Directions: If you stand in the Praça do Infante Dom Henrique with your back to the waterfront the slave market is on the far side on the right on the corner with Rua da Senhora da Graça
One of the darker periods in Lagos’ history is the time when in the 15th century the town sported a market at which slaves, imported from North Africa, were sold on a market. The first African slaves entered post-medieval Europe through this small building that dates back to 1444 although most of it dates to 1691 by request of the 2nd Marquis of Niza, D. Francisco Luis da Gama, who built the Guards Mess over the building where the slaves used to be sold.
The main facade is divided into two parts, with a wide porch and double arches. On the ground floor a large room has been converted into an art gallery. The second floor was used as the Lagos Customs office until 1820. Over the years it has been used for different purposes such as an Inspection Office.
When Portugal started to explore the coast of Africa they first imported a few africans as they wanted tö educate them as translators and then take them back to further explorations of the african continent.
They were very short of labour at that time though as many young men were out colonising the world and they soon turned many of the africasn in to slaves and the first place in Europe where slaves were traded was in Lagos where you still have the market building standing as a reminder of this sad part of portugese history.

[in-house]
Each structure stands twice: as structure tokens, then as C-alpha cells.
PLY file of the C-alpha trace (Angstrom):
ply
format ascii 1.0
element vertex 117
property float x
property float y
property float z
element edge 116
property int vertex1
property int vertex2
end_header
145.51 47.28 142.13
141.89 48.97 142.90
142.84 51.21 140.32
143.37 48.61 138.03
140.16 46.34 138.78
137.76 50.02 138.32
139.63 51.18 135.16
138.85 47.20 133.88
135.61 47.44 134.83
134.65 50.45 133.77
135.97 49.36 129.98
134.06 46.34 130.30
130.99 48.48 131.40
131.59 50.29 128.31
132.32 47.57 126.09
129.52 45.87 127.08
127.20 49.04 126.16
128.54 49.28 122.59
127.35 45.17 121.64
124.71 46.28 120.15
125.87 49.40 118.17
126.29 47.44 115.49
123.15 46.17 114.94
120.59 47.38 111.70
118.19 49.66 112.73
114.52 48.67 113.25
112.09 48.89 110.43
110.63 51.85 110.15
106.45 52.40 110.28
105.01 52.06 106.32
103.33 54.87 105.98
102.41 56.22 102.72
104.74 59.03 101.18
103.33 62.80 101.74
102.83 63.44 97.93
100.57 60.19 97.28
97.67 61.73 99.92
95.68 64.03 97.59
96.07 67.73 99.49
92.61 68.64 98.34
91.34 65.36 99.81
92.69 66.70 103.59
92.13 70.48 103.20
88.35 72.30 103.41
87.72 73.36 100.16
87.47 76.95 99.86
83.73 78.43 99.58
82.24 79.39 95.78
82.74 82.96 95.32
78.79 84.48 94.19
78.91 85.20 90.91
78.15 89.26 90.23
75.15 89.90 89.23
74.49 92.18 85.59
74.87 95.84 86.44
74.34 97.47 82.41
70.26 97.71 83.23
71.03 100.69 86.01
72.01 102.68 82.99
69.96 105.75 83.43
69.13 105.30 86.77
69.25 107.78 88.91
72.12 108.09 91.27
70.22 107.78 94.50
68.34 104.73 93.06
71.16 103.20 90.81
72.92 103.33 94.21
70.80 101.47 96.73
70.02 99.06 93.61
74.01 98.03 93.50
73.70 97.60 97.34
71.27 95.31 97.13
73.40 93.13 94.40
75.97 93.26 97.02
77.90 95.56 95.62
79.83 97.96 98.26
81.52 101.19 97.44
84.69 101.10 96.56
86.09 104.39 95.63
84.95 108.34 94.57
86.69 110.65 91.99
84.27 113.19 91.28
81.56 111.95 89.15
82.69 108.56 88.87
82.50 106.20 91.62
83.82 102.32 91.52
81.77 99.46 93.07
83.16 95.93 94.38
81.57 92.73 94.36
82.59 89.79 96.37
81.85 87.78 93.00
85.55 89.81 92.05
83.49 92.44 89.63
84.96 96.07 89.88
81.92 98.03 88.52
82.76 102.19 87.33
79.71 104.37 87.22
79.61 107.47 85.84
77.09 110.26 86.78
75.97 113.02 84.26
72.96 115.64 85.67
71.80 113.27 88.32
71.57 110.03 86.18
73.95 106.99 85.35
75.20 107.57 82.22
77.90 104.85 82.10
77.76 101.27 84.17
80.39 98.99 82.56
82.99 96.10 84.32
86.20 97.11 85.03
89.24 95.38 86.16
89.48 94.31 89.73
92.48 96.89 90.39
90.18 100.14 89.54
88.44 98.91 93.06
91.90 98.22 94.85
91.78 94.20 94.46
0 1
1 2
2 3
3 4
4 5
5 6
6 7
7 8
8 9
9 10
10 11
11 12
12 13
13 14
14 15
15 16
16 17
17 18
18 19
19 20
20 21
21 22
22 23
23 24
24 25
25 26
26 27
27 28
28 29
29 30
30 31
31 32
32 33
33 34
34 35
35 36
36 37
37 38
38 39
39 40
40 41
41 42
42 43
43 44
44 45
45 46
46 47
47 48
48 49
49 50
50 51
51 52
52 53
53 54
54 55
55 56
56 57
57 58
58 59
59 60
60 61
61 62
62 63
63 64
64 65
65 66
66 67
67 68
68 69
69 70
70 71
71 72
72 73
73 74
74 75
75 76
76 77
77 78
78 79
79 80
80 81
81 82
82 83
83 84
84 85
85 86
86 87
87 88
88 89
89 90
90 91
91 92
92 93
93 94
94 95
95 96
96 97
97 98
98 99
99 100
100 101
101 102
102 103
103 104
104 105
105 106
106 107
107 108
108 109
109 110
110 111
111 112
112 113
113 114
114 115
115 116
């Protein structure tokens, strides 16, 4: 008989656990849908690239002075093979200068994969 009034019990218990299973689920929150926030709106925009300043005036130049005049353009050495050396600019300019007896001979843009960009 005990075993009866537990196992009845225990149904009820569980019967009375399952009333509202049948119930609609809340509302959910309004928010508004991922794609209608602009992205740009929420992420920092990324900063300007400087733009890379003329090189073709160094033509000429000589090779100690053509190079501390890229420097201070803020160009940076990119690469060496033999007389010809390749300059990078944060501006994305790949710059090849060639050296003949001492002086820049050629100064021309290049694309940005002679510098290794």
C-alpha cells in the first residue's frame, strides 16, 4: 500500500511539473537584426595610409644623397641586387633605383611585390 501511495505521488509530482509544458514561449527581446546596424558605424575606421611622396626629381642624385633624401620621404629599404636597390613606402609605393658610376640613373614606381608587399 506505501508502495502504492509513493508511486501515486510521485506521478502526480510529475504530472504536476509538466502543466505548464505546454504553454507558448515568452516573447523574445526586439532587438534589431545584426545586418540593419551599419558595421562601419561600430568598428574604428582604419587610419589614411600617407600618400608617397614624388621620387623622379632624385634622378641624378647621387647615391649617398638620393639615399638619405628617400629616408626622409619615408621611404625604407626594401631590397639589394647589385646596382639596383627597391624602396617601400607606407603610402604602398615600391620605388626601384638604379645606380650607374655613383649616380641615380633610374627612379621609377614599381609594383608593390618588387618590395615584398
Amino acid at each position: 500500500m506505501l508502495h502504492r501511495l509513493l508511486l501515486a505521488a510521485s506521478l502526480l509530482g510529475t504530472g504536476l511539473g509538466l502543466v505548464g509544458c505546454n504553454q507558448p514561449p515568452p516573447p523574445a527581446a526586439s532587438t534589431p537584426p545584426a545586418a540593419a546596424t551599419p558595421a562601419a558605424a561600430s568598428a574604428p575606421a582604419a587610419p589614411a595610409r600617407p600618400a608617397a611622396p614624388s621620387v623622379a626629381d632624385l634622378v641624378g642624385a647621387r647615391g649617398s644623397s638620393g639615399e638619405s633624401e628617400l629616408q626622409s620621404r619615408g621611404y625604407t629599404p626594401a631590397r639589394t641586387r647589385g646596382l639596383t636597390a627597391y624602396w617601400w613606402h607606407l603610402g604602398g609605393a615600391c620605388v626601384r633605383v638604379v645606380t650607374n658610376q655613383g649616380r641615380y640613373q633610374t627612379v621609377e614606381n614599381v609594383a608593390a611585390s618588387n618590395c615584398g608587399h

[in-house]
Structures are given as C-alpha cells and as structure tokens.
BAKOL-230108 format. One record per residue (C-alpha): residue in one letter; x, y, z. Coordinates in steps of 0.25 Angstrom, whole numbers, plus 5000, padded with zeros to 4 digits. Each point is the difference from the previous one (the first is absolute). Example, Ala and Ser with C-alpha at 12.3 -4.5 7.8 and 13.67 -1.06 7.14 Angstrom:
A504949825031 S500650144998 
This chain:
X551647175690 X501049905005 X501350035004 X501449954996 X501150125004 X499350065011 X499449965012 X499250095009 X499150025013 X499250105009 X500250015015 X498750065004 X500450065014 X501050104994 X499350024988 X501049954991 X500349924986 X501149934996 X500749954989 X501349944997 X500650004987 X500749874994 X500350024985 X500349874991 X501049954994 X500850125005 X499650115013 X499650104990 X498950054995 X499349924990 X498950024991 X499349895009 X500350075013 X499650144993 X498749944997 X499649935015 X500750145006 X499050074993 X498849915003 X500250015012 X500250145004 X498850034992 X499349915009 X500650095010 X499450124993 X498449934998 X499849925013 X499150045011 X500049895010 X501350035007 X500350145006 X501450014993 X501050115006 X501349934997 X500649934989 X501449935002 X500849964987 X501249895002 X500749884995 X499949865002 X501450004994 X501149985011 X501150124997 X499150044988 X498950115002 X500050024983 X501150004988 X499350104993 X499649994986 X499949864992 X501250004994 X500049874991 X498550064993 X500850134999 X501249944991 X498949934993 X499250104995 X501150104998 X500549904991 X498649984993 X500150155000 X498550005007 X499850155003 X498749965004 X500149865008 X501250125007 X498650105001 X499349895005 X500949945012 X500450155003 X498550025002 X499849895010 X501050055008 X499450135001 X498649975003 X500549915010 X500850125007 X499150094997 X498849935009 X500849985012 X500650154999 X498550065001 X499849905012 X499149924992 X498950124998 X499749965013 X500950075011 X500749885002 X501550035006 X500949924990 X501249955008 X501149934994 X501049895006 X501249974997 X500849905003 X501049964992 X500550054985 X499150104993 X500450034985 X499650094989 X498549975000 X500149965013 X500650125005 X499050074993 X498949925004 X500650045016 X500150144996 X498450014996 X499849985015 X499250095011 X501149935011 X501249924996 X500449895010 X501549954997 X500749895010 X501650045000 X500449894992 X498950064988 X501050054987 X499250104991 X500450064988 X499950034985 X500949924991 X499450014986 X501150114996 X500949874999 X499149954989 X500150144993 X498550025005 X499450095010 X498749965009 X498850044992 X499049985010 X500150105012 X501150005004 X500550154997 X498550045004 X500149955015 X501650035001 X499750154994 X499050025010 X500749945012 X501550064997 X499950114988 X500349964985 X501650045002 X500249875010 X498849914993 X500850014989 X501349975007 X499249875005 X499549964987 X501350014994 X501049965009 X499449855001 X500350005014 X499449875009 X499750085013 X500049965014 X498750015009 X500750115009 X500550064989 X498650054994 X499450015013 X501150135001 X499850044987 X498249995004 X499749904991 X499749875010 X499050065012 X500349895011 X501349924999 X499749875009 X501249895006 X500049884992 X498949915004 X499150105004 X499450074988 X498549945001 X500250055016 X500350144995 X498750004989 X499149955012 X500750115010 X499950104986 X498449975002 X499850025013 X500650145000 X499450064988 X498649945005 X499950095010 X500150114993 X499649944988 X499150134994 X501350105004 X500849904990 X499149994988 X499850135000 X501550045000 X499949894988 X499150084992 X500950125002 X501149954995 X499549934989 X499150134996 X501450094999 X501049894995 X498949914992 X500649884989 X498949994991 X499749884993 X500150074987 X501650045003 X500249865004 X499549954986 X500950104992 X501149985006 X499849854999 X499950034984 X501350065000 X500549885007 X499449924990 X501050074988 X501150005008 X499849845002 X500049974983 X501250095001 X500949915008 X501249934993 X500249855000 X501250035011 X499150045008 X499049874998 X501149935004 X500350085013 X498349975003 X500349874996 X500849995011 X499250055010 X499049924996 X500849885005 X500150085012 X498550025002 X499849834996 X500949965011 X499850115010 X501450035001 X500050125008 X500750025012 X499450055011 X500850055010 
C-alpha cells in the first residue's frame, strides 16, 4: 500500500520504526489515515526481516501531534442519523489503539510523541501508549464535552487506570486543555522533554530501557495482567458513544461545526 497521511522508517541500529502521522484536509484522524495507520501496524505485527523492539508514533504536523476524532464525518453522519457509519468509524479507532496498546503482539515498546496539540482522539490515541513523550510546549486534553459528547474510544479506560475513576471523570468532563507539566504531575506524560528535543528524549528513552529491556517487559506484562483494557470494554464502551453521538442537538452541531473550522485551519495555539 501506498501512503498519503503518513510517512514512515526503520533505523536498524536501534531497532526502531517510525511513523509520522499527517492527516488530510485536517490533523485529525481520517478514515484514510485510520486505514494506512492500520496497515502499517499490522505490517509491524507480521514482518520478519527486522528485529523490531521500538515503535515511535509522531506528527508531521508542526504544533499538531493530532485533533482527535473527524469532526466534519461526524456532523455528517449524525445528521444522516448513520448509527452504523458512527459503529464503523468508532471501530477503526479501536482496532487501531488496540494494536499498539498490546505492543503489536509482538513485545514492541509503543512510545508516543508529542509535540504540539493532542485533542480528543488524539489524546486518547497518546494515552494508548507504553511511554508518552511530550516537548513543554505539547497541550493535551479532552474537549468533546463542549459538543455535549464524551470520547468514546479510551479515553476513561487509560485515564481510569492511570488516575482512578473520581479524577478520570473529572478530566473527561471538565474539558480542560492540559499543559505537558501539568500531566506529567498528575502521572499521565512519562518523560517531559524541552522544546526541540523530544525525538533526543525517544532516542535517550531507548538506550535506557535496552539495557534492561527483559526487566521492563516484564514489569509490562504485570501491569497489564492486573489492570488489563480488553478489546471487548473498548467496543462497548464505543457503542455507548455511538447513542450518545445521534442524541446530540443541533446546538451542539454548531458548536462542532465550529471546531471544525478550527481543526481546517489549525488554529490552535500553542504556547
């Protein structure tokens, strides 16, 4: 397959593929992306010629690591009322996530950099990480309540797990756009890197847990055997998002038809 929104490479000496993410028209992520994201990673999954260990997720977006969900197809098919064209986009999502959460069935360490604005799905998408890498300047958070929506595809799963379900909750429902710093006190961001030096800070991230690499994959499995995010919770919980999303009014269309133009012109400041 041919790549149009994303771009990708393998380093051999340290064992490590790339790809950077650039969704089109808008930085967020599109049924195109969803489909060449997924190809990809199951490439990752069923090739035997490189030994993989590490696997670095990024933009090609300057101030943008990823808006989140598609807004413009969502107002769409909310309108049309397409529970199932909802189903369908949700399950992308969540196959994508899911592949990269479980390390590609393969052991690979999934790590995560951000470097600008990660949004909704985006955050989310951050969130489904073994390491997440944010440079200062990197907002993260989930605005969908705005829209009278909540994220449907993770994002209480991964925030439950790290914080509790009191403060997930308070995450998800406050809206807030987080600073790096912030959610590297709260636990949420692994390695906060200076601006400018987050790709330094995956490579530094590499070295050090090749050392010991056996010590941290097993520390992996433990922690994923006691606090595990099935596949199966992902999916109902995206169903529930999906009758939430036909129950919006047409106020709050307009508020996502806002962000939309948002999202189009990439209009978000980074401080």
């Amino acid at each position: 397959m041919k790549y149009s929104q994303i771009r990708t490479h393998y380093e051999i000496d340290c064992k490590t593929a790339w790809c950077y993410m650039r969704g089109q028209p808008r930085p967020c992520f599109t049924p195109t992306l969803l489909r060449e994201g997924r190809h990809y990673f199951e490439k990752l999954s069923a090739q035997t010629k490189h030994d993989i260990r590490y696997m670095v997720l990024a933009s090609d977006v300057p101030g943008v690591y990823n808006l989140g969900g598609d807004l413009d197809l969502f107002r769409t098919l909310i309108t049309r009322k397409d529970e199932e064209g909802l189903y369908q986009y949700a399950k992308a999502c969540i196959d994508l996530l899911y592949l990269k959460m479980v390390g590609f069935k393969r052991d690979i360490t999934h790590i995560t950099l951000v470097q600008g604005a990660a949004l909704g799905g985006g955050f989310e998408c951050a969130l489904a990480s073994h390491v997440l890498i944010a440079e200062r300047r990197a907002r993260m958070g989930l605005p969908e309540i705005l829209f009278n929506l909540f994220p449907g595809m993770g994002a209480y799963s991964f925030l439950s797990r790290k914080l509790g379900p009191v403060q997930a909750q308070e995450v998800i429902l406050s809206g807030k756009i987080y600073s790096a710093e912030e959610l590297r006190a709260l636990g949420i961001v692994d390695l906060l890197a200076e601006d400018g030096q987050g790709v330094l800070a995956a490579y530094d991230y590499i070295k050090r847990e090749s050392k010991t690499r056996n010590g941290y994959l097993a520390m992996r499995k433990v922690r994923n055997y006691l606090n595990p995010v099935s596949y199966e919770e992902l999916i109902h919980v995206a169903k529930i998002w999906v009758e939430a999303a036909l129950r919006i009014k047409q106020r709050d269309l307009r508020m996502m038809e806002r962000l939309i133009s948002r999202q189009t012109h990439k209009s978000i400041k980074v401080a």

It´s a rather small building that is sometimes used for exhebitions of local art, but most of the times it is standing empty, but it´s worth checking out simply because of the history it carries.
In one corner of The Praca da Republica, under the arches of the old customs house is what was Europes first Slave Market. (mercado de escravos). The market opened in 1444 and it is said that within a hundred years up to 10,000 slaves were being shipped from Africa every year just to meet Portugusese demand alone. the customs House now serves as an art Gallery.
Address: Praca da Republica